A. Hi Holly. I personally don't think there is any danger, and I am unaware of any epidemiologist or other health professional studying galvanized counter tops. Galvanized troughs are still used for feeding and watering livestock on farms, and people in remote areas still collect drinking water from rain running off of galvanized roofs.

No one can ever say that something is 100% safe, but I think we can say that raising kids is fraught with hundreds of other potential dangers you will probably want to focus on first :-)

Regards,

pic of Ted Mooney
Teds signature
Ted Mooney, P.E. RET
finishing.com
Pine Beach, New Jersey


June 27, 2016

A. Hi Holly
Metal tables in a domestic situation appears to be popular in America - I have no idea why.
Several queries have concerned toxicity. Very few people eat or prepare food directly on the table top and unless you choose lead there is no credible danger.

But like many safety worries it misses the main hazard. In this situation there is the possibility of a malfunctioning electrical appliance making the table a significant life threatening danger.
It is essential that any exposed metal surfaces are efficiently earthed and this is a legal requirement in many jurisdictions.
You should discuss the local requirements with a competent electrician.

geoff smith
Geoff Smith
Hampshire,
       England



June 2016

thumbs up signExcellent point that I forgot to think about, Geoff! Fortunately, most newer kitchens will have ground fault current interruptors on all outlets to mitigate shock hazards, but metal countertops should be grounded as you note.

Regards,

pic of Ted Mooney
Teds signature
Ted Mooney, P.E. RET
finishing.com
Pine Beach, New Jersey


June 27, 2016

Q. In response to countertop needing to be grounded...how do I go about doing that? The island has one outlet in it and it's new. What all would I need to do to the countertop or outlet to make it properly grounded and safe? Thank you so much.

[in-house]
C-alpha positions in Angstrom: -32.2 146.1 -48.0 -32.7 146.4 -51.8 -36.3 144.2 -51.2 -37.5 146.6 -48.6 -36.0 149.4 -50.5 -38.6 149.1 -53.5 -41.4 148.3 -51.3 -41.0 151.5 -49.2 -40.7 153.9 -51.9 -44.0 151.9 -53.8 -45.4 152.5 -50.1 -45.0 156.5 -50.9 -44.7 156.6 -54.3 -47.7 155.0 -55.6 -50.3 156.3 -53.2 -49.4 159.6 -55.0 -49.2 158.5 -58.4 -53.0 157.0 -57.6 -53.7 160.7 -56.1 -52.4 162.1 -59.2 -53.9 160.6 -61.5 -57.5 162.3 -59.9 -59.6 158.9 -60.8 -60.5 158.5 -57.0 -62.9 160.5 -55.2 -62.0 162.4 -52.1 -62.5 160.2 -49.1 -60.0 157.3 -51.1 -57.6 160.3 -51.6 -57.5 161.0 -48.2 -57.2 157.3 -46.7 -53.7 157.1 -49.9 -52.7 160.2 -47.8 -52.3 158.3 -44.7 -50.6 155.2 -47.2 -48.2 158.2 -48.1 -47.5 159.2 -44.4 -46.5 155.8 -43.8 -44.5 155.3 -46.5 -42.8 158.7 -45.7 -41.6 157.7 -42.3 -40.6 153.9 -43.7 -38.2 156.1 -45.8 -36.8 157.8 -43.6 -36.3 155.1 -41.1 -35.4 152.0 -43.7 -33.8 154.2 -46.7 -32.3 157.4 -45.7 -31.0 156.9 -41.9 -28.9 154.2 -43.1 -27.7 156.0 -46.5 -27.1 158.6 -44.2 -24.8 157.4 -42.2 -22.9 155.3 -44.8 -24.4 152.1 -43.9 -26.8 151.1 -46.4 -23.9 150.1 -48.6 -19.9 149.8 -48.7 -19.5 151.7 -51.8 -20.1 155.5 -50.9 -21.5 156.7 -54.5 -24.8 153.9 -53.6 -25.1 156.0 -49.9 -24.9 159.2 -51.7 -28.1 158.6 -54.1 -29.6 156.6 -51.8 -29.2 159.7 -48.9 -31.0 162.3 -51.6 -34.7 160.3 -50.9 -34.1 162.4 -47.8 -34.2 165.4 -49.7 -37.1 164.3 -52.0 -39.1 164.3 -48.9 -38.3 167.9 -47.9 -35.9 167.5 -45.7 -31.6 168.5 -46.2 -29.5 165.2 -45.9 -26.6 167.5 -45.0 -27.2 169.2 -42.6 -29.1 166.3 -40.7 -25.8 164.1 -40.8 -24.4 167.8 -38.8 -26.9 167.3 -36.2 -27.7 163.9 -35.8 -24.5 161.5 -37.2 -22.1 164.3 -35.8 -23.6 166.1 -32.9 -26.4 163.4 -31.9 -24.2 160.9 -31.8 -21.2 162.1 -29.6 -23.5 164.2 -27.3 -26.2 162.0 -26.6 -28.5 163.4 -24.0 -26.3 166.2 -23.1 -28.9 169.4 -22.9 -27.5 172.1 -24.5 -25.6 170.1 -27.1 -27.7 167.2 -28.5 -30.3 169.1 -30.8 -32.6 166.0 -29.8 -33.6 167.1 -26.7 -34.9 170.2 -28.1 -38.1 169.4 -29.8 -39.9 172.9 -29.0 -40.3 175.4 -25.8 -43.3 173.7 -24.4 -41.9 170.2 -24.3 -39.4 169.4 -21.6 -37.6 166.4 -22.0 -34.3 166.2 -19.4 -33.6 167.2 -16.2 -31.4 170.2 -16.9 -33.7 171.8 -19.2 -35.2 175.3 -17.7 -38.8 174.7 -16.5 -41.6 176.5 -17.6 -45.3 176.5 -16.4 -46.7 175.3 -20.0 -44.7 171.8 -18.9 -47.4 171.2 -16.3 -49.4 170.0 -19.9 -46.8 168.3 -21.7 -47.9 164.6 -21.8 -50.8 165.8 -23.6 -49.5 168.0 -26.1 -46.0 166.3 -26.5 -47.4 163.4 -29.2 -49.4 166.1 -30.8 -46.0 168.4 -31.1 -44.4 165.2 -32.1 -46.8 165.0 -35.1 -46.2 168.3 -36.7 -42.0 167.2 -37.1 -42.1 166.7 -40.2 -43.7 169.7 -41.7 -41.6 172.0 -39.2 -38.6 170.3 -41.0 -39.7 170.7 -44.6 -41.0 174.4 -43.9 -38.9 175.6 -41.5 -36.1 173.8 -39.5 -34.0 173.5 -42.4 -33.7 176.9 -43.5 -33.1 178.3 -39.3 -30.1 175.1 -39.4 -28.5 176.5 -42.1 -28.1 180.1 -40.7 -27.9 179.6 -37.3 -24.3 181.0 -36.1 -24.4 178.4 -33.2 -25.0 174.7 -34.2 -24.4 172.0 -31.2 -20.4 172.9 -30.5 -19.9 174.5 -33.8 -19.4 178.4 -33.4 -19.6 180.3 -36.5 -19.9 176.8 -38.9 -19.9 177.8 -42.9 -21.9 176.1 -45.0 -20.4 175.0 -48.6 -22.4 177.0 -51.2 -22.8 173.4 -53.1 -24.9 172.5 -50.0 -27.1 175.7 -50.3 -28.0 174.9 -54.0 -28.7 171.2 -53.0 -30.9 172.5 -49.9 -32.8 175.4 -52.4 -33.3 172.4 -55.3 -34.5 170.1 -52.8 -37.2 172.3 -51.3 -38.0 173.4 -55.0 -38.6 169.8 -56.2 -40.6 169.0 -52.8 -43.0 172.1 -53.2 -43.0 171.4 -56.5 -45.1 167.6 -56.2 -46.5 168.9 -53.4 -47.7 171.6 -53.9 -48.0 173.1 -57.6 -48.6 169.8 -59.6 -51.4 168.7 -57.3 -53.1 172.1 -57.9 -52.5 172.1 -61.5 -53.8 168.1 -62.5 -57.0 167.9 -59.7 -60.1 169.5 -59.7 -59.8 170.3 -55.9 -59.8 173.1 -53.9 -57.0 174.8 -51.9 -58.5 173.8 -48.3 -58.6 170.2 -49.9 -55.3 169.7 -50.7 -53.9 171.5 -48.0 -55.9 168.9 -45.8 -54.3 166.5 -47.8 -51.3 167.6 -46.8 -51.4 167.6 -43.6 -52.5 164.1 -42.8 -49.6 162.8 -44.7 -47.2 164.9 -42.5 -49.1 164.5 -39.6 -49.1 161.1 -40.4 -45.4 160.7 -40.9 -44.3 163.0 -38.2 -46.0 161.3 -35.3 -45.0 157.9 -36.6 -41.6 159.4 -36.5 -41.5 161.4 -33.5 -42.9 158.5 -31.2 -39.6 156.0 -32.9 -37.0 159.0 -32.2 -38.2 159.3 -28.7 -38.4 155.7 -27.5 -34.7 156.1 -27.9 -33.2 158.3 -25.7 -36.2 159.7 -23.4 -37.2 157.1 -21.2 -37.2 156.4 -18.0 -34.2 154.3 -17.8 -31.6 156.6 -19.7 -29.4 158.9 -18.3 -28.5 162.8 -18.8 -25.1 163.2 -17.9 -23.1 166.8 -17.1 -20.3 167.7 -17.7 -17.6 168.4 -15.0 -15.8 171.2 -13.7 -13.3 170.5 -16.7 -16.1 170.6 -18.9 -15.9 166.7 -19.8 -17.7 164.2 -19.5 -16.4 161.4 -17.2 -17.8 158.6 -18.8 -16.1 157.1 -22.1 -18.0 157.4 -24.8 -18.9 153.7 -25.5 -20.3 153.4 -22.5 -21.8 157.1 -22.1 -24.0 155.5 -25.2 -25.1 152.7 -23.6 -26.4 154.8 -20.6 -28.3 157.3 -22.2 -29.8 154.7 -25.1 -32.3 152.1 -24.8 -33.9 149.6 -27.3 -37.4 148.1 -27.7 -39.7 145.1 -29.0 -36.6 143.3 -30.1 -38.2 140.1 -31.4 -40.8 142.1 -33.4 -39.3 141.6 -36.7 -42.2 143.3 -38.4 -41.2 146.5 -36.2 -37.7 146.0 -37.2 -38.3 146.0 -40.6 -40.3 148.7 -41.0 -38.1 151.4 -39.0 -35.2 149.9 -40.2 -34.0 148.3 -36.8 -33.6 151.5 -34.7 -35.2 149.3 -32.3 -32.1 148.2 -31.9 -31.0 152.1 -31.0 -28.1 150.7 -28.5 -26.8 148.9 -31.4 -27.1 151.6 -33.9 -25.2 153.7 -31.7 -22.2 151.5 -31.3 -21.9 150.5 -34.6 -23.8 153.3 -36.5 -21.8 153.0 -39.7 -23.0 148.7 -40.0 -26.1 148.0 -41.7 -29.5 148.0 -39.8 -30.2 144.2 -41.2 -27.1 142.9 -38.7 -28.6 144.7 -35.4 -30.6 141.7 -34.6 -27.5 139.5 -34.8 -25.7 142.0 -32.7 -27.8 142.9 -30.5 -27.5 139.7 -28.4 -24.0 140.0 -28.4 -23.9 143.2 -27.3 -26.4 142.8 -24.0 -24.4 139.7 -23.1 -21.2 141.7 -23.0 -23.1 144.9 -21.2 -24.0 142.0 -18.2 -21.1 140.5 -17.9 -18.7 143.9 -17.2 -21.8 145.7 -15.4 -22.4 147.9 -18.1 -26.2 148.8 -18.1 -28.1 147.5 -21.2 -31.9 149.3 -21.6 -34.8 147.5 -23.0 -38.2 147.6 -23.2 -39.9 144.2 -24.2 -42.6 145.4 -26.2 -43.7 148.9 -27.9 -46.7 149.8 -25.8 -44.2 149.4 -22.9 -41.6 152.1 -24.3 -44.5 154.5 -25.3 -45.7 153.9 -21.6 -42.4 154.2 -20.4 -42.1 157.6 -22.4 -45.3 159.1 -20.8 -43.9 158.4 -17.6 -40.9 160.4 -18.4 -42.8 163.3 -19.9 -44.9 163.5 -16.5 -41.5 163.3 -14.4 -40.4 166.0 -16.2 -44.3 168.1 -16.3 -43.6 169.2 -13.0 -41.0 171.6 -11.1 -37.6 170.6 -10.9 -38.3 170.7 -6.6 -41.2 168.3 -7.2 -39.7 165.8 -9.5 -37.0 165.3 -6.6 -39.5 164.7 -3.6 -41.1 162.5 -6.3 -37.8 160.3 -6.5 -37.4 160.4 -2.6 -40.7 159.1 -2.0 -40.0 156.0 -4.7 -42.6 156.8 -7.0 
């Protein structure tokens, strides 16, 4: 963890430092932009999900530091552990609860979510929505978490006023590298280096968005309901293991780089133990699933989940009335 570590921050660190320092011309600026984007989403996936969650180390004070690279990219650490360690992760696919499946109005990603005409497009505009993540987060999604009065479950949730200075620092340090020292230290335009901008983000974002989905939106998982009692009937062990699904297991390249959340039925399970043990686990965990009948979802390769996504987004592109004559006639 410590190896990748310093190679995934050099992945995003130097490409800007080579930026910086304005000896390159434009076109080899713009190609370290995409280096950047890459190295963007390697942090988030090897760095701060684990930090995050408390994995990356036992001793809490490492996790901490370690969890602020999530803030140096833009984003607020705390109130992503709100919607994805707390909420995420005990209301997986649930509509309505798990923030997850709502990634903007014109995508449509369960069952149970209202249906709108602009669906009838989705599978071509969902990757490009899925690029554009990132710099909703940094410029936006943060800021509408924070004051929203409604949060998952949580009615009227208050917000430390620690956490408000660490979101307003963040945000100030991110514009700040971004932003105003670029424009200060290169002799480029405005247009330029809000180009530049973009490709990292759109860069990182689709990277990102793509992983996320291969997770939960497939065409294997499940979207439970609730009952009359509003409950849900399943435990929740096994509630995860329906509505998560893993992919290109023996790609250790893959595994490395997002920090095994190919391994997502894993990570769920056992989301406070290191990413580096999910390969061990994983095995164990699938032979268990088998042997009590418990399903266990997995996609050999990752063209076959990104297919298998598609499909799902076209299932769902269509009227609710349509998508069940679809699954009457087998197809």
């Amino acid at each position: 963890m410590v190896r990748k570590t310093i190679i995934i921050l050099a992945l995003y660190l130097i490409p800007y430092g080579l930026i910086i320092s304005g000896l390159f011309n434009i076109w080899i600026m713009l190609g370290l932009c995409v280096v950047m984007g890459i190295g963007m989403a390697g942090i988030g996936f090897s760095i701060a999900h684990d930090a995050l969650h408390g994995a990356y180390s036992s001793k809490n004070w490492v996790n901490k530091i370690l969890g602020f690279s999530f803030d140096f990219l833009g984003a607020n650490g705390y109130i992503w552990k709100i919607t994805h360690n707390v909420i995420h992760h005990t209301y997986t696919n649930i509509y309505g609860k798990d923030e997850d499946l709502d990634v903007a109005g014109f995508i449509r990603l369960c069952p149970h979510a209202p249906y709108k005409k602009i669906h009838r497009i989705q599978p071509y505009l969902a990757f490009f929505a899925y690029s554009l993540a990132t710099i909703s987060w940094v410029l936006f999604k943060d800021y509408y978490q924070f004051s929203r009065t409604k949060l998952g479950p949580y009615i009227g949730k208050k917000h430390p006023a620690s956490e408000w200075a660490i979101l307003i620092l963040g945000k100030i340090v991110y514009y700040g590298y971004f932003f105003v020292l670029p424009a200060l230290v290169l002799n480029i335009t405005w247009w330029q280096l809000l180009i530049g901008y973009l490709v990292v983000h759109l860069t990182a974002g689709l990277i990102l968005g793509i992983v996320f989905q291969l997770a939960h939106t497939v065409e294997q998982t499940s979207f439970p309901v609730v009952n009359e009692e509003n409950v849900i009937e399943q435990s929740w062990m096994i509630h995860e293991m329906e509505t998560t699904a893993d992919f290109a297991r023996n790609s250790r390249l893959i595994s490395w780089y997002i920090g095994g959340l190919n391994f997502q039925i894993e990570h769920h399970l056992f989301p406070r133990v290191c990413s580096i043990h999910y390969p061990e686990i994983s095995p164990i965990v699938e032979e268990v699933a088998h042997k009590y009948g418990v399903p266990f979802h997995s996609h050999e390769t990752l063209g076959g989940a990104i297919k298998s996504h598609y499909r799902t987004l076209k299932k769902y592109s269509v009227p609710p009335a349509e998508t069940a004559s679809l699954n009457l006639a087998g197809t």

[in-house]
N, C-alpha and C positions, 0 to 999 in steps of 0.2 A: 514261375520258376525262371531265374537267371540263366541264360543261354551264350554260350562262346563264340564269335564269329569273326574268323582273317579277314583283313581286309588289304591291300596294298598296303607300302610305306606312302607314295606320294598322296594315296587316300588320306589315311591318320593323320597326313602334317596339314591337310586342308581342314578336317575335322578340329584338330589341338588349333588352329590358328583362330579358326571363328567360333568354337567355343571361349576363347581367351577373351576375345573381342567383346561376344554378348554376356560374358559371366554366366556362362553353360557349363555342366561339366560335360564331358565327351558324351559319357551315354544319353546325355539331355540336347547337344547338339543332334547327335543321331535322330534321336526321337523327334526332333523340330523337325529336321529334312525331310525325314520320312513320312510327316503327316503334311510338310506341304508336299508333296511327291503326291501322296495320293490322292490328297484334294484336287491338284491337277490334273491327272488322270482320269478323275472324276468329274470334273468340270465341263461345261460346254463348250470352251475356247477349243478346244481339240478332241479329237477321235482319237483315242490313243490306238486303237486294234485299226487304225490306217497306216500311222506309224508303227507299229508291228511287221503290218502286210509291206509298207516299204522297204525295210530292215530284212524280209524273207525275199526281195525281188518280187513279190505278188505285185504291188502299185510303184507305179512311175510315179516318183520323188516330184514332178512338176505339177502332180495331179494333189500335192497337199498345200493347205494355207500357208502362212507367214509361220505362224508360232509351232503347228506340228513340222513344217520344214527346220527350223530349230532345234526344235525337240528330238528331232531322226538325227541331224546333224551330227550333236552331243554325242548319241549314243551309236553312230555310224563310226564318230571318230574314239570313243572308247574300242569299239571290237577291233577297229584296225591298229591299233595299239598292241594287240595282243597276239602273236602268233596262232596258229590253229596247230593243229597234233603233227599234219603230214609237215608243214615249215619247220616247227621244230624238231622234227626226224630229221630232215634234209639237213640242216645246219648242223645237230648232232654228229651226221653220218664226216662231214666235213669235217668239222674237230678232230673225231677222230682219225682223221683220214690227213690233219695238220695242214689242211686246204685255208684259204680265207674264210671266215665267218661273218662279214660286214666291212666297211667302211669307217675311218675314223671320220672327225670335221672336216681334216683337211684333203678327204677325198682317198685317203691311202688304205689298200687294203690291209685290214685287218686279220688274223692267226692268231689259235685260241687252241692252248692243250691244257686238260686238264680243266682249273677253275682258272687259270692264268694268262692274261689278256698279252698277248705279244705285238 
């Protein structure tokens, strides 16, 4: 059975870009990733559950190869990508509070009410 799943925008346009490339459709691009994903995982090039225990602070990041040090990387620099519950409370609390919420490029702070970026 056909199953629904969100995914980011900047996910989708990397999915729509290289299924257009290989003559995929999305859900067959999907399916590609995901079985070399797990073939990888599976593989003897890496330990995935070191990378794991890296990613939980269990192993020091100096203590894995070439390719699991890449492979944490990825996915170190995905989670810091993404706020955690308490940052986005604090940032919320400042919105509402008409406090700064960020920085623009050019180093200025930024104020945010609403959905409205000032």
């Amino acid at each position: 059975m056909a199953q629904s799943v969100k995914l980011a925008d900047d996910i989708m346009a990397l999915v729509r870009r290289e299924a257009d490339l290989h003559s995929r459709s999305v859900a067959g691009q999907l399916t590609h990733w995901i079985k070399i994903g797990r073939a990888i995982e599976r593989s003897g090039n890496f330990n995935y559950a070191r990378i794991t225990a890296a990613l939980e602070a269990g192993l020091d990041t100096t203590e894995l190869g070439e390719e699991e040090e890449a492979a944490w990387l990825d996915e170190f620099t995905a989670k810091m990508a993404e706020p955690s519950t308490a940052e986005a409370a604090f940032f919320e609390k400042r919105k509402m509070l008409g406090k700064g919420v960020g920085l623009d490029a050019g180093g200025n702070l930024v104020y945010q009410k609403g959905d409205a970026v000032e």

Holly Thompson [returning]
- Franklin, Tennessee USA


June 2016

A. Hi. The outlet should be a GFI type, and probably is (all outlets in kitchens and bathrooms should be), and the copper ground wire from the outlet should be connected to the bottom of the countertop. But if the outlet box is metal, and it's screwed into contact with the metal of the countertop, that should do it. If the outlet was installed by an electrician, it's probably already done right.

Regards,

pic of Ted Mooney
Teds signature
Ted Mooney, P.E. RET
finishing.com
Pine Beach, New Jersey


Lead Test Kit


Chromate Check

January 6, 2017

Q. I have a zinc table from Restoration Hardware and I want to know is there any way I can test the zinc top for toxins; I am concerned about it.

Val Stok
- Atlanta Georgia


January 2017

A. Hi Val. I suppose you could do a lead test and a chromate test. But the thing is, if you don't know what toxins you want to test for, I'm not aware of any good ways to test for all toxins. Good luck.

Regards,

pic of Ted Mooney
Teds signature
Ted Mooney, P.E. RET
finishing.com
Pine Beach, New Jersey